Today, one in every 113 people globally is either an asylum-seeker, internally displaced or a refugee. This amounts to the largest refugee crisis the world has seen since World War II.
However, in the wake of a series of tragic terror attacks around the world, we have seen refugees scapegoated and demonized. Instead of meeting this vulnerable population with compassion, too often refugees have encountered closed doors and hateful rhetoric. At the Anti-Defamation League (ADL), we refuse to allow fear to govern U.S. policy or shape American culture. The U.S. can continue to welcome refugees while also continuing to ensure national security.
For decades, ADL has advocated for an immigration policy that reflects the U.S.'s place as a beacon of hope for the world, providing safe harbor, and ensuring we counter and prevent terror.
The We Were Strangers, Too campaign is intended to underscore both the universality of the refugee experience and the need for the U.S. to uphold our legacy of helping the world's most vulnerable victims. Deeply ingrained in the Jewish tradition is the imperative to treat the stranger kindly, "for we were strangers too."
To energize grassroots advocacy, there is no more potent way to turn the tide of public opinion than to mobilize the power of art. That's why ADL partnered with the Creative Action Network (CAN), a network of 10,000 artists around the world, to illustrate a compassionate case for welcoming refugees.
ADL advocates for refugee rights not only because it is the humane and moral course of action, but also because we were strangers once, too. Many in the Jewish community have parents or grandparents who came to the U.S. seeking refuge, so the current refugee crisis feels deeply personal.As we saw the world stir to action when faced with the image of 3-year-old Aylan Kurdi's body washed ashore last September, art can uniquely capture and communicate the experiences of those who must flee for their lives and seek safety abroad.
CAN activated its network of 10,000 artists to work with ADL to disseminate a call for artwork using the theme "We Were Strangers Once, Too." Given the evolving nature of the refugee crisis, artists from all over the world continue to submit evocative works of art showcasing the universality of the refugee experience. In turn, ADL developed a comprehensive digital and print media plan showcasing the artwork to raise awareness for and add weight to our efforts in Congress to affirm basic principles protecting refugees and the U.S. resettlement program.
As many governors and state legislators introduced anti-refugee proposals, ADL paired the artwork with messaging highlighting the compassionate case for welcoming. The campaign messaging was rolled out across ADL's national Facebook, Twitter and Instagram channels, as well as through earned media outreach. Notably, the campaign began on the first day Passover, a Jewish holiday celebrating the Israelites' liberation from slavery in Egypt — meant to resonate with the Jewish people's' investment in the welcoming of refugees and immigrants based on the history of displacement in Jewish history.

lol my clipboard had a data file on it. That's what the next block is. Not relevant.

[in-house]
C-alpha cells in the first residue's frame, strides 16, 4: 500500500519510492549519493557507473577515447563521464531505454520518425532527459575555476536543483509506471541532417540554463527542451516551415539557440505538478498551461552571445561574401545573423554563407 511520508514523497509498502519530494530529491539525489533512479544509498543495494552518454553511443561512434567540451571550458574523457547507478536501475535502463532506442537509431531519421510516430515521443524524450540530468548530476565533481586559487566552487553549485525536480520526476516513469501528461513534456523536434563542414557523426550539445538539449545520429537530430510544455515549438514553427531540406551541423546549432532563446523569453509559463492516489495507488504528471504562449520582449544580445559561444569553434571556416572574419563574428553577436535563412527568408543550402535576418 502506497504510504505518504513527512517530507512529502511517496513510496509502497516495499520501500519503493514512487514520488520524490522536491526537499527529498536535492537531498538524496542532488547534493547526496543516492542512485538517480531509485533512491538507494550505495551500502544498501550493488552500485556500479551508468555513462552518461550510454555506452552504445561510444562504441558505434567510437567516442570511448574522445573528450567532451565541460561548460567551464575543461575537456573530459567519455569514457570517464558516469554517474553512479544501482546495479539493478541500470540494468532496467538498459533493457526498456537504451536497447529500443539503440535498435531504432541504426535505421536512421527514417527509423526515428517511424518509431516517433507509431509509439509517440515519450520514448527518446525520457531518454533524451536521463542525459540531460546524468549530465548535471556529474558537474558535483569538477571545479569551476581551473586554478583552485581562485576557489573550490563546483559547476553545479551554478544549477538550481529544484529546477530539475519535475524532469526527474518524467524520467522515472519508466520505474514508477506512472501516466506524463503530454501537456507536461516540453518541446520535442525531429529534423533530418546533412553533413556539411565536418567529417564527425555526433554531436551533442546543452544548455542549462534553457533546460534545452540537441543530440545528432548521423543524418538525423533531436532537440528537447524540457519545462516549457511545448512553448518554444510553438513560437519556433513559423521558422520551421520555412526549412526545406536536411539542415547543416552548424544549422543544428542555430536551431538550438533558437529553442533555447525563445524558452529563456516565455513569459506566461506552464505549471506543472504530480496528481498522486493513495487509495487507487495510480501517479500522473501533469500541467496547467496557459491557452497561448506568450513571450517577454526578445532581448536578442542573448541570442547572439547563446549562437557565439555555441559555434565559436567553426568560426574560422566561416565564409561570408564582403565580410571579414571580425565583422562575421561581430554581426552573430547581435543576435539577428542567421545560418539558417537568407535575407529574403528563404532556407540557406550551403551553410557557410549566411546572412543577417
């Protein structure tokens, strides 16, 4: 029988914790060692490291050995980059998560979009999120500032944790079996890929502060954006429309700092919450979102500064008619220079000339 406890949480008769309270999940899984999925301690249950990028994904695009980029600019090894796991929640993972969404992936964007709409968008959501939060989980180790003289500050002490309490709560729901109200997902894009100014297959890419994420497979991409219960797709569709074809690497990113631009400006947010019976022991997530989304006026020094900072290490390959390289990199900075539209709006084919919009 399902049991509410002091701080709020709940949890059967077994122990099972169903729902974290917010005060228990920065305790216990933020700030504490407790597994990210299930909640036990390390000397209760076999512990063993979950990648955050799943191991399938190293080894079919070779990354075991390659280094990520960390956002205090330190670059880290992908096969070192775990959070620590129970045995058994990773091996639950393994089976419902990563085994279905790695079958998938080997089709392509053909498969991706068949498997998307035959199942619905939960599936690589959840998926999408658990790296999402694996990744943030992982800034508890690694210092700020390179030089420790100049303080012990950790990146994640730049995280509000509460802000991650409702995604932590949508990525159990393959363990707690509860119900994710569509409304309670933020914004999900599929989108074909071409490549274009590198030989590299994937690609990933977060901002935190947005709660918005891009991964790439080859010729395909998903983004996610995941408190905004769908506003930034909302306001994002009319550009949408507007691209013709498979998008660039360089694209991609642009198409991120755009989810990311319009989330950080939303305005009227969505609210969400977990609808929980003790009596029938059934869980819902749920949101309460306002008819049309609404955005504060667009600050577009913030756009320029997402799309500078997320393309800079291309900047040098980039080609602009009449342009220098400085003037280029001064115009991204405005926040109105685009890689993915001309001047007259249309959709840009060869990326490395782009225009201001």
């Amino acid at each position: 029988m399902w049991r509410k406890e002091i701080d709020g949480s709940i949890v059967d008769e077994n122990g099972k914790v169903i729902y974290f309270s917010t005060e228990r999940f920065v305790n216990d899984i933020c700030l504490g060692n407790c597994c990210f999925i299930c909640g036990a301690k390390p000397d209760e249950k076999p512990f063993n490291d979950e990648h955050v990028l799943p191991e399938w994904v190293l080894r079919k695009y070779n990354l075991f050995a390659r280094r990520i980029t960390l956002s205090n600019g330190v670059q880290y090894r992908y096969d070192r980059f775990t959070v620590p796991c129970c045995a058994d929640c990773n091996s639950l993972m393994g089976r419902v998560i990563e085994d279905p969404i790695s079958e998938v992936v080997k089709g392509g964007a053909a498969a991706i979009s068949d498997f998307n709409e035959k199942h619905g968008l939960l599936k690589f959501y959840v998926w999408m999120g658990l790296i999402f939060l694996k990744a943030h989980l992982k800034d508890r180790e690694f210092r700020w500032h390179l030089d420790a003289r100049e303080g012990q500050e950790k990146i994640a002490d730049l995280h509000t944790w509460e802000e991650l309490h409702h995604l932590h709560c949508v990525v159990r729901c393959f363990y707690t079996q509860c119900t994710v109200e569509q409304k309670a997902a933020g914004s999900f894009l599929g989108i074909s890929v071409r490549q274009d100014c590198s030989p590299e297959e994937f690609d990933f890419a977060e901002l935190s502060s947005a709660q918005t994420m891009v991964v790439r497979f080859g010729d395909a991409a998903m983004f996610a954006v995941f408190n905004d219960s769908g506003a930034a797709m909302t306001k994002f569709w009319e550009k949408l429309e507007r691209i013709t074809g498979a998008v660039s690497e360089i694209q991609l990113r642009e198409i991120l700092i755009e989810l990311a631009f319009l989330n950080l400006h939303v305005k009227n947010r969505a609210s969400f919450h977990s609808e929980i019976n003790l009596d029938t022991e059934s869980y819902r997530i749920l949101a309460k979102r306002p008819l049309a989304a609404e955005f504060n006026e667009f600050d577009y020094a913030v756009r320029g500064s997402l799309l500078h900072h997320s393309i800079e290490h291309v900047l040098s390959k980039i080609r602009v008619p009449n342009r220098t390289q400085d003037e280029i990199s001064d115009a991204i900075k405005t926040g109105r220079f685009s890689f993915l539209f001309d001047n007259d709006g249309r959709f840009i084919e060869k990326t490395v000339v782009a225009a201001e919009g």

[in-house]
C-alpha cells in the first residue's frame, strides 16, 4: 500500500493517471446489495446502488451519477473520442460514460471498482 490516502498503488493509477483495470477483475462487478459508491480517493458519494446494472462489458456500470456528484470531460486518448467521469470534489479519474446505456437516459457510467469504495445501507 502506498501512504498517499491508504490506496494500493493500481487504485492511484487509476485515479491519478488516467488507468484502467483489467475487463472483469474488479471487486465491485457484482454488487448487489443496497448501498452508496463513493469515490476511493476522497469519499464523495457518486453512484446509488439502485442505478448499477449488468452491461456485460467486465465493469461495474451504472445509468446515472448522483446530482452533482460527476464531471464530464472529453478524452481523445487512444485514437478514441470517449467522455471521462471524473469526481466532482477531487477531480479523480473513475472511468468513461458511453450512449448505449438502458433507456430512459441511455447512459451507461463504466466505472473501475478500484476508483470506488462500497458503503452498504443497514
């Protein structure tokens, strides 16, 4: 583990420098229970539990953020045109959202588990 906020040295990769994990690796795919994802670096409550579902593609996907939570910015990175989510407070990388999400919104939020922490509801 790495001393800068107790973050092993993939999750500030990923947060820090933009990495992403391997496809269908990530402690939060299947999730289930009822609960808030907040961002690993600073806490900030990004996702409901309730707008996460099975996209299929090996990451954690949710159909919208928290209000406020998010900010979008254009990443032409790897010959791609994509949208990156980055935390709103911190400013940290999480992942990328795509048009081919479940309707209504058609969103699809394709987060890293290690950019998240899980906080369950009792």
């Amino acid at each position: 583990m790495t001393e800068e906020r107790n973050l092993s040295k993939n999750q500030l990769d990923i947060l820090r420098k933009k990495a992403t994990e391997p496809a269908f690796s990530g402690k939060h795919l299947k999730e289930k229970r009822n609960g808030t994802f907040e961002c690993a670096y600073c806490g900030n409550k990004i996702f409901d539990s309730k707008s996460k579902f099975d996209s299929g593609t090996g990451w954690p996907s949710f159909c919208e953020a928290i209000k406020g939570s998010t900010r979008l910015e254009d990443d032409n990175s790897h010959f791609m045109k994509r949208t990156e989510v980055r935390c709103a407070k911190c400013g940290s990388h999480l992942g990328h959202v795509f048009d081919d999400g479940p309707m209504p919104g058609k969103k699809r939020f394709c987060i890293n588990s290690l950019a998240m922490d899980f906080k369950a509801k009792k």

Locally, through its 27 regional offices across the U.S., ADL utilized the artwork to create a compassionate case to 109 elected officials whose votes on these bills matter most.
ADL has continued to feature the artwork throughout the summer and plans to ramp up the campaign on social channels this fall amid the high season of the election to ensure a welcoming narrative around refugees and immigration. ADL will also tie in artwork to Fall 2016 advocacy initiatives, including a push for Congress to protect and increase funding for refugee resettlement and assistance.
This campaign has dual goals. ADL aimed to both raise awareness and spread understanding of the refugee experience, while positively impacting legislation related to the refugee crisis.
The conversation on Twitter around We Were Strangers, Too has had an estimated 4.8 million impressions to date. Nearly a quarter of users who participated in the conversation engaged multiple times. ADL saw numerous authoritative Twitter users engage in the conversation, from human rights organizations to notable news analysts and policy experts.
Additionally, the We Were Strangers, Too campaign has driven nearly 10,000 pageviews to a combined We Were Strangers, Too landing pages on ADL.org and the CAN website. Utilizing the art, our network of volunteers have mobilized to work to change the narrative around the ongoing refugee resettlement debate and digital grassroots mobilization efforts have resulted in nearly 2,800 letters being sent to members of Congress.
Furthermore, the campaign has contributed to positive impacts to the larger conversation around the refugee crisis. Not one state has enacted anti-refugee legislation this year and, on September 19th, the United Nations General Assembly will host a high-level summit to address a more humane and coordinated approach to supporting refugees and migrants. The following day, President Obama will host a separate Leadership Summit on Refugees to galvanize significant new global commitments to supporting refugees.
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